After nothing else has worked, sometimes filing bankruptcy is the only solution to a fresh start.
So you’ve tried debt consolidation, cutting your budget to the bone and just about every other money saving trick you can find but nothing seems to help. There seems nothing left to do and you just wish you could get a do-over.
Whenever you´re down and out the only way is up – isn’t just catchy lyrics but sometimes the only thing you’ve got to hold on. Times like these, you may be able to get that do-over by filing bankruptcy.
Should I consider filing bankruptcy?
A study by Ohio State’s Center for Human Resource Research found that about 13.5% of Americans have filed bankruptcy with over a million new cases every year. The process has been around since the 1800s and used as a way to keep people from being indentured servants to their debts. It helps individuals get relief from their debts so they can make a fresh financial start when their debts are more than their assets and there is no foreseeable way out.
Understand that a bankruptcy will absolutely destroy your credit. It may wipe clean much of your debts but you will have a tough time getting any kind of a loan for quite some time. It may even be difficult getting approved to rent a place after they’ve checked your credit report and found a bankruptcy. The same study above found that it took those who filed bankruptcy between 10 and 20 years to catch up to their peers in financial wealth.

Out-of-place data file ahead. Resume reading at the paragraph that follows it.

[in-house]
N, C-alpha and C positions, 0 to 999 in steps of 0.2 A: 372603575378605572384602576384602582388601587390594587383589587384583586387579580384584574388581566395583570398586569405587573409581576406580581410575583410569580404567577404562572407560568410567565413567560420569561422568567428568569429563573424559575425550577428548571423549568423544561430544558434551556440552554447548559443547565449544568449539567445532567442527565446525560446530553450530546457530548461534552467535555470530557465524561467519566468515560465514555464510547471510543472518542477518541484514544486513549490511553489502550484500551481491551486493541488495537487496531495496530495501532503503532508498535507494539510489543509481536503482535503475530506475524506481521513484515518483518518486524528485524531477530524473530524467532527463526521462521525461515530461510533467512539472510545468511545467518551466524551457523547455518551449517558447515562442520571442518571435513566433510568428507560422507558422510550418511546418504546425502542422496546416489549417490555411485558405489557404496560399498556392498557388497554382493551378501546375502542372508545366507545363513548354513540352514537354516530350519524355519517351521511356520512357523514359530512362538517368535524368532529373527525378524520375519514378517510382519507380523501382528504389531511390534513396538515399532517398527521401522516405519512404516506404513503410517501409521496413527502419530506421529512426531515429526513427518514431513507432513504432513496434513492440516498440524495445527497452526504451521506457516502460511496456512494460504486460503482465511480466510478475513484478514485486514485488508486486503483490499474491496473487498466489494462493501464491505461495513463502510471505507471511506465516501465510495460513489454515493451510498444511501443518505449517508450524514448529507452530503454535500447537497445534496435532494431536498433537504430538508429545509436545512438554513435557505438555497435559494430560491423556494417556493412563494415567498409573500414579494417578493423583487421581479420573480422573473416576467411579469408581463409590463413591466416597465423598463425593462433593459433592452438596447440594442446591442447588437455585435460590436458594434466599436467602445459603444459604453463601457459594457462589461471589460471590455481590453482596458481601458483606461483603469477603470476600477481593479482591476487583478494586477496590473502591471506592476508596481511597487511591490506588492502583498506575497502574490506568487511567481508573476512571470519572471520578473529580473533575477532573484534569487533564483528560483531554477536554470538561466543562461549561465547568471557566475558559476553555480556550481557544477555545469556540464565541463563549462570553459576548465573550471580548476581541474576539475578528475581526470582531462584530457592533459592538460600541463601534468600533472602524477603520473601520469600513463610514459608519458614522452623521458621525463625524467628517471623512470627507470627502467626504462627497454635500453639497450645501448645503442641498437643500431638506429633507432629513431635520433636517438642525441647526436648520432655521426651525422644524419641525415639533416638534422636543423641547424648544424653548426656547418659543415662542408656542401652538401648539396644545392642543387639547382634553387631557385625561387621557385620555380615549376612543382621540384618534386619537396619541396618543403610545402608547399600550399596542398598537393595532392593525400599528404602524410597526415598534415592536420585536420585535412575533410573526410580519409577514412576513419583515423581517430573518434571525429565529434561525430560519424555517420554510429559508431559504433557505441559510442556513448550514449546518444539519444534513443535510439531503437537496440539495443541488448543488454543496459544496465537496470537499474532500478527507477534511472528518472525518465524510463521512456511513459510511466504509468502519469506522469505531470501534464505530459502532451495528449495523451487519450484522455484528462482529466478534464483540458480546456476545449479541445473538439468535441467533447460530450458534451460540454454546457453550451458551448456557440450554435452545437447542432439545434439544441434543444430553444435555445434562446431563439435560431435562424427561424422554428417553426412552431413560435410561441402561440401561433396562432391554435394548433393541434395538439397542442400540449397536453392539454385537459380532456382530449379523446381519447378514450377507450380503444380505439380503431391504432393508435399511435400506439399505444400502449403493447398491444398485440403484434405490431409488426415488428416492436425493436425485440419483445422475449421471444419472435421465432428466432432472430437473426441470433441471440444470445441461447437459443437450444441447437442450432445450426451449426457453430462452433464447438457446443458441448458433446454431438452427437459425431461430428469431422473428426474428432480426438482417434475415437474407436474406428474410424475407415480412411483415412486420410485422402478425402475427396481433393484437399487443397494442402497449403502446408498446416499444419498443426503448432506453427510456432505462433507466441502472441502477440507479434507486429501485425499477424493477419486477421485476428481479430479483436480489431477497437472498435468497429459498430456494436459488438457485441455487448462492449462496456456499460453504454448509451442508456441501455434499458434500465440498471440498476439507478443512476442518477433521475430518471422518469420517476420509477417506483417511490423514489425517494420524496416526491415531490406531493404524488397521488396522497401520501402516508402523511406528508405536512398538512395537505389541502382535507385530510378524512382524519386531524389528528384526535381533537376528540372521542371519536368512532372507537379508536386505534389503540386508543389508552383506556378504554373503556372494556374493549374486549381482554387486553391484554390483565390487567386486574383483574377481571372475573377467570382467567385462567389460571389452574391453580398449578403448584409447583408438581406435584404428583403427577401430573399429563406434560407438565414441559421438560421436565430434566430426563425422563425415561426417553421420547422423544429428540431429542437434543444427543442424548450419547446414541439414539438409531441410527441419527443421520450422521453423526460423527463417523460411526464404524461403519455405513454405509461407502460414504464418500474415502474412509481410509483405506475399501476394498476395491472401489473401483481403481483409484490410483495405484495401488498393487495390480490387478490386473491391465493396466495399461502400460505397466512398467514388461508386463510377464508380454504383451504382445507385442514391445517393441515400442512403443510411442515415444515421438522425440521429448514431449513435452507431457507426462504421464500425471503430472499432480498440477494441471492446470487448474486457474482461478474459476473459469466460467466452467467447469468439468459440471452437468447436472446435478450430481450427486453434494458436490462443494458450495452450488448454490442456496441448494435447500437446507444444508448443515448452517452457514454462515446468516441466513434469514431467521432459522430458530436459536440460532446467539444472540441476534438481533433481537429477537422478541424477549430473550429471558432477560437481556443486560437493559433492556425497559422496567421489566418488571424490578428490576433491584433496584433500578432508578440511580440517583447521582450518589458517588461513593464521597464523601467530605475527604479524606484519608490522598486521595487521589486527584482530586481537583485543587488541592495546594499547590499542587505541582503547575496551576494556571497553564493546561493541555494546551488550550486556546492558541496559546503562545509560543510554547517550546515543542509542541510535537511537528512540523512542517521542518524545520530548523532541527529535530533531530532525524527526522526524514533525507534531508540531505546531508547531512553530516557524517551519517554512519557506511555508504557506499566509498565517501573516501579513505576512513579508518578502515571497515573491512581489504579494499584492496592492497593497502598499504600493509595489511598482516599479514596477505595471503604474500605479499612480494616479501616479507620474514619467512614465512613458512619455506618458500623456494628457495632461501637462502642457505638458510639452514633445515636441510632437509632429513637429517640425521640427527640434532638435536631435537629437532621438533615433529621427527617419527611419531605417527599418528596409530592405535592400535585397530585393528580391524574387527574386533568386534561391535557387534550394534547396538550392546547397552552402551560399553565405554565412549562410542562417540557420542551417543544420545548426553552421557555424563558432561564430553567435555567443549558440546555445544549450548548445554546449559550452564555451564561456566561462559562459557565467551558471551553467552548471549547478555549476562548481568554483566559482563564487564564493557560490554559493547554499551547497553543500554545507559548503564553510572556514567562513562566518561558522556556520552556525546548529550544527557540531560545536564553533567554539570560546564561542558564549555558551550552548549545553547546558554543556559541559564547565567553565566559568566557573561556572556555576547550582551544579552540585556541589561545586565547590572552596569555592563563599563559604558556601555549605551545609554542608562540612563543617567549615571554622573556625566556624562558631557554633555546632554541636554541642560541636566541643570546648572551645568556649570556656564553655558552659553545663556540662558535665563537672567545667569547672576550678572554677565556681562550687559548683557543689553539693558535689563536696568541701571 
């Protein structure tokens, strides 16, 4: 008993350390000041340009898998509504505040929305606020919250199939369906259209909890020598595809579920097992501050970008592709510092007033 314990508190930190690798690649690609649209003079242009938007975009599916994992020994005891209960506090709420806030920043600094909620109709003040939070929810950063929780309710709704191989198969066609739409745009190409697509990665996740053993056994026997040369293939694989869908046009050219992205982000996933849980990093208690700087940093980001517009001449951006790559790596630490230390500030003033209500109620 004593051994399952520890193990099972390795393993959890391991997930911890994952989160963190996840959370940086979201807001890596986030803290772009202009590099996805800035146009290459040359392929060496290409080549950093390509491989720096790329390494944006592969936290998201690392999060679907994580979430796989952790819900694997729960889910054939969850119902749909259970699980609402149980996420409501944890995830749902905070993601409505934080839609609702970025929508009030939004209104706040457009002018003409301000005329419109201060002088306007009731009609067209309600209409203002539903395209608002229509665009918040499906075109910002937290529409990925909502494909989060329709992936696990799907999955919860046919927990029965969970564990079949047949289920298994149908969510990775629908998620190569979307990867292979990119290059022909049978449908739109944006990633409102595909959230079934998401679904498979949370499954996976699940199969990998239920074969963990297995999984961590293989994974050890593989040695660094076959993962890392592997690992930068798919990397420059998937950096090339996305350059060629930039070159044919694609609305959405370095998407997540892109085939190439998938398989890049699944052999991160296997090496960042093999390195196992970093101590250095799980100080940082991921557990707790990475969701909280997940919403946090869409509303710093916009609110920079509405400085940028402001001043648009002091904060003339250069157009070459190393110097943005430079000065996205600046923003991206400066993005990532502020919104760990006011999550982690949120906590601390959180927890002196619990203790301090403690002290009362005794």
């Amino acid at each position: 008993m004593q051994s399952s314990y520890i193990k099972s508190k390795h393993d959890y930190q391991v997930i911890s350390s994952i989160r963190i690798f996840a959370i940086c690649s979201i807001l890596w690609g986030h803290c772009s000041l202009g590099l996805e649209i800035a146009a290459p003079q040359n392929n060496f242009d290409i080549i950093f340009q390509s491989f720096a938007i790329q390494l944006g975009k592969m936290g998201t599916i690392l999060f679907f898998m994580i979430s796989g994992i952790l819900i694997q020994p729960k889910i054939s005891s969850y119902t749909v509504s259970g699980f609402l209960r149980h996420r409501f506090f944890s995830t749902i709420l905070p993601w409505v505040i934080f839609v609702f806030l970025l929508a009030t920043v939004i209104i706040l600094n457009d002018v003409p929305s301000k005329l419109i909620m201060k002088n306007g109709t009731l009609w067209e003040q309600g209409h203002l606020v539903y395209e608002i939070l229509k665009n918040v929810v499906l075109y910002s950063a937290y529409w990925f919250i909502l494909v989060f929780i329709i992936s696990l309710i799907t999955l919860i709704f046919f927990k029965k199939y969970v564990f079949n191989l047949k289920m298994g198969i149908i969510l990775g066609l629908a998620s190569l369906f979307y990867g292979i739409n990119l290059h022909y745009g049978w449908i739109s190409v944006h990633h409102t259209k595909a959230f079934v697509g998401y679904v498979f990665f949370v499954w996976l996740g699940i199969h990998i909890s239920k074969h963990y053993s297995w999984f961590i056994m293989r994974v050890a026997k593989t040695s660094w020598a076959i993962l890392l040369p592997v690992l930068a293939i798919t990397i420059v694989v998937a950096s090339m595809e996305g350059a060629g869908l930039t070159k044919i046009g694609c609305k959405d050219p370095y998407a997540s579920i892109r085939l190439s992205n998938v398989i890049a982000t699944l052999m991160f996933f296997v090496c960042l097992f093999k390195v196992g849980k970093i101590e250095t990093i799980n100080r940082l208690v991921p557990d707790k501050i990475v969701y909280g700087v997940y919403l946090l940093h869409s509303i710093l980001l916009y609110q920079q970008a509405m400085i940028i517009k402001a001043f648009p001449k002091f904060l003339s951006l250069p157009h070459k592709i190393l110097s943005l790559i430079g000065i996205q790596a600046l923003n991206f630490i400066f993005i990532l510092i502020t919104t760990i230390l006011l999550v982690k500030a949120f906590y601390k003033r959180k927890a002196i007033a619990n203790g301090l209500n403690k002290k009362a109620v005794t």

The first thing you should do when considering filing bankruptcy is to talk to an attorney that specializes in bankruptcy. Unlike debt consolidation or other financial ideas, bankruptcy laws are technical and change from state to state. You’ll need a lawyer to help you file all the papers. The entire process may cost a couple of thousand dollars, including the filing fee and lawyer’s fees.
At the initial consultation, the attorney will determine if you are a good candidate to file bankruptcy. You will need to show all your debts, income and your current expenses. If you are able to file, you will be granted an automatic stay from your creditors until the bankruptcy hearing. This means your creditors won’t be able to call you anymore or hassle you for payment. Make absolutely sure you provide your attorney with all your debts. Anything forgotten and not included in your bankruptcy case will be collectible afterwards.
Your options in chapter 7 or chapter 13 bankruptcy
There are two types of bankruptcy for individuals, chapter 7 and chapter 13. The bankruptcy judge will ultimately be the one that decides which you can file but your lawyer should be able to tell you according to your debts and finances. Chapter 7 wipes out your debts, other than student loans and possibly your home mortgage if you want to keep your home. Eliminated debt can include credit cards, medical debt and other unsecured debt.
If it’s believed that you have the ability to repay some of your debt, you may have to file chapter 13 which is just a reorganization. The judge will decide how much you have to pay and you’ll be put on a payment schedule.
You will be able to keep your home and primary vehicle but will still need to pay any debt you have on them. Bankruptcy is meant as a way to allow people a path back on their feet, something that’s pretty hard to do if you’ve got no home or way to get to work. If you have very little equity in your home or the continuing mortgage payments mean you won’t be able to pay other bills, you might still want to consider including it in the bankruptcy.